As a young 20-something, I met Jan Peterson through his daughter, Andrea,” recalls JANS Chief Financial Officer Caron Keim Murray of her long personal and professional relationship with JANS founder Jan Peterson, who passed away in May 2016. “My favorite quote from Jan was, ‘Treat everyone walking through our doors as if they were invited to your home for dinner.’ "
When talking with JANS’ leadership team — Caron, along with President & Chief Executive Officer Russ Coburn and General Manager Jack Walzer — there’s an overarching theme that even as the world of commerce has changed drastically over the years, JANS’ core philosophy of sincere service by experts in mountain recreation has stayed the same.
Deep roots in Utah’s ski history
Long before Jan opened his eponymous ski shop in 1980, he was part of Utah’s tight-knit ski community. His father, Pete Peterson, invested in Alta Ski Area’s first chairlift in the 1930s and was an early ski patrol director there.
Jan’s childhood was spent skiing throughout the Wasatch Mountains and both he and his brother came up through the ranks of competitive ski racing. Jan then spent years coaching the next generation of skiers.
Along with playing hard in the mountains, Jan also learned about the business side of the ski industry at Pete’s Sport Shop in Salt Lake City, which was opened by his father in the late 1930s and is considered to be Utah’s first ski shop.
Jan eventually followed in his father’s footsteps, outfitting skiers in Park City.
“I met Jan in 1977 when I arrived to teach skiing at Park City Mountain. Jan Peterson was the manager of Wolfe’s Sporting Goods at the time,” Russ says. “He became my friend, mentor, [business and fundraising] partner and fly-fishing buddy soon after.”
Community at the core of commerce
Meanwhile, Jack started working at JANS during the fall of 1984. He started in sales, then moved to buyer and then eventually became the general manager.
“Many people don’t know that the first JANS Mountain Outfitters store was where the Starbucks is now on Park Avenue,” Jack says. “Construction began on the flagship store in 1987, and it opened the following year,” solidly anchoring the business at the iconic intersection of Park, Empire and Deer Valley avenues.
“Not long after I came to JANS as CFO in 1991, my mother started working at the Deer Valley shop,” recalls Caron of her family’s connections to JANS. “And my kids all worked at the store on Park Avenue.” In fact, the company’s entire leadership team has stories of multi-generational connections to JANS, both in their own families — before and after joining the C-suite — and other Park City families, such as the three generations of Snyders who overlapped at the flagship store.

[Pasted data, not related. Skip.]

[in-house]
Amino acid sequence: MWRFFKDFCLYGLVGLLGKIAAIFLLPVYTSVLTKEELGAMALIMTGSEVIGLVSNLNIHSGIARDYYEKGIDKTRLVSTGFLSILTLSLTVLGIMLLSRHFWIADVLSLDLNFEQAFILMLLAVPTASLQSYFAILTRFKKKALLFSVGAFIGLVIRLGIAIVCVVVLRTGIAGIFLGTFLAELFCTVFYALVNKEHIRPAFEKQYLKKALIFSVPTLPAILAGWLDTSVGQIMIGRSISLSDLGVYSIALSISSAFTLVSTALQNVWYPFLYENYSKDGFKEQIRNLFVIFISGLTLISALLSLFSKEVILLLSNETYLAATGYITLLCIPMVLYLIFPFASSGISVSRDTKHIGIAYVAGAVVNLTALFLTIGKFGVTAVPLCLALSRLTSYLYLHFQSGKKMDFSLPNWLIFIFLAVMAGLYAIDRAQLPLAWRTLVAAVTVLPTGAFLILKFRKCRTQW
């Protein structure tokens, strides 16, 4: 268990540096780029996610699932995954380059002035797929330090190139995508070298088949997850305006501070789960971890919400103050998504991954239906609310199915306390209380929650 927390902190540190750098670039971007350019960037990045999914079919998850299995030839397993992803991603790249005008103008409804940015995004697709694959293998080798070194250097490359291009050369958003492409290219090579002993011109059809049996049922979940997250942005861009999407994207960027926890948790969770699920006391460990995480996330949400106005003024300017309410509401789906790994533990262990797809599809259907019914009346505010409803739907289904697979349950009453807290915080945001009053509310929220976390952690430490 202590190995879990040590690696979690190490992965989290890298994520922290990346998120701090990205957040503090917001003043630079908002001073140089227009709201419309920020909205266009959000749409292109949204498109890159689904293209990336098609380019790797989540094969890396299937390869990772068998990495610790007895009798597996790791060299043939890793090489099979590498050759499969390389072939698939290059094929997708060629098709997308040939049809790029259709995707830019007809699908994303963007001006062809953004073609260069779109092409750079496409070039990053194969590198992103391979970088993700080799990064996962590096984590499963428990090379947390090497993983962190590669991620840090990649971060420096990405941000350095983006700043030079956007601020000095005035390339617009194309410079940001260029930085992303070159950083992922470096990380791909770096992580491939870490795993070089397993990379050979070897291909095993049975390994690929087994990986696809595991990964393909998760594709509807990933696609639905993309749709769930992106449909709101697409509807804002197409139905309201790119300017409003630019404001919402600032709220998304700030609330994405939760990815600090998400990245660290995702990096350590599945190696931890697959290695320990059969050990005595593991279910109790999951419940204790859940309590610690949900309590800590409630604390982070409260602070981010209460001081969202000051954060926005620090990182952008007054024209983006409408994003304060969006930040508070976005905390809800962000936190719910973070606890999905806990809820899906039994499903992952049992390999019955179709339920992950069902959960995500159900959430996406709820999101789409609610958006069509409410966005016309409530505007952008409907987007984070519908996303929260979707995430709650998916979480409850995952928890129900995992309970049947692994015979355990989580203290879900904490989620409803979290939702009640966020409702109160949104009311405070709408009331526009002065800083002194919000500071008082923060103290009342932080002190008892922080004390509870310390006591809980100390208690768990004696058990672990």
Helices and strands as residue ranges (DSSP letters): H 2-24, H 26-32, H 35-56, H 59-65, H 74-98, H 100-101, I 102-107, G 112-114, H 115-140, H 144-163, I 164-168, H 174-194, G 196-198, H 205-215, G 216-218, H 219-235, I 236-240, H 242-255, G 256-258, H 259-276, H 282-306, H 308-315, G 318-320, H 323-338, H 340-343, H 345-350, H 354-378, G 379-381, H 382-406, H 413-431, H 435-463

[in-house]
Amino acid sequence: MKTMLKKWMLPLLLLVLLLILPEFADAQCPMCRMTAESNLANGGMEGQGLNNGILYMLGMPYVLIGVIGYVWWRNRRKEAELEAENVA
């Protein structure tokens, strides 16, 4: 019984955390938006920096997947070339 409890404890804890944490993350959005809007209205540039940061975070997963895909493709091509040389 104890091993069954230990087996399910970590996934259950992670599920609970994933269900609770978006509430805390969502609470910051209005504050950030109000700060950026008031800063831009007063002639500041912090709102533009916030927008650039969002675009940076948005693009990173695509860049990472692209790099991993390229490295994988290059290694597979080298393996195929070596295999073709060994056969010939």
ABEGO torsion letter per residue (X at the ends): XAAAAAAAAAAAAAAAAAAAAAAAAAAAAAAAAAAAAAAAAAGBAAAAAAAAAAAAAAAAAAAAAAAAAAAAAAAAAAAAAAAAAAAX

Russ notes that Jan intended for JANS to be a platform for giving back to the community. To make his vision a reality, Jan started the annual JANS Winter Welcome fundraiser to support the Park City ski team and later, the Youth Sports Alliance, a nonprofit cofounded by Russ that helps Park City kids participate in sports programs on and off the mountain.
When the new JANS storefront opened in 1988, the JANS Winter Welcome fundraiser expanded. Long considered to be one of Park City’s oldest annual fundraising events, the JANS Winter Wel- come brings generous philanthropists and Olympic medalists together for a night of Champagne and a good-natured, but cutthroat live auction that raised over $800,000 for Youth Sports Alliance programs in 2023.
“JANS loves to give back to a town that has sup- ported the same causes that keep this community healthy and together,” Russ says.
While JANS may be most publicly synonymous with supporting youth sports, Caron says their commitment to getting people of all ages and skill levels in the outdoors is at the core of JANS’ ethos. “We want to make sure anyone who wants to try a sport has the equipment and the ability to do it,” she says. Caron has personally put this philoso- phy into practice by leading weekly road cycle and mountain bike rides for women. The various offer- ings reach riders of all levels, from absolute begin- ners to competitive athletes.
With 10 outlets now under the JANS umbrella — including White Pine Touring, Fishwest Fly Shop and the Rennstall world-class ski tuning facility — the JANS brand has come a long way from Jan Peter- son’s original storefront in size, but not in philosophy.
“We still treat the customers as you would a guest in your home,” Russ says. “Not a bit of that has changed over the years.”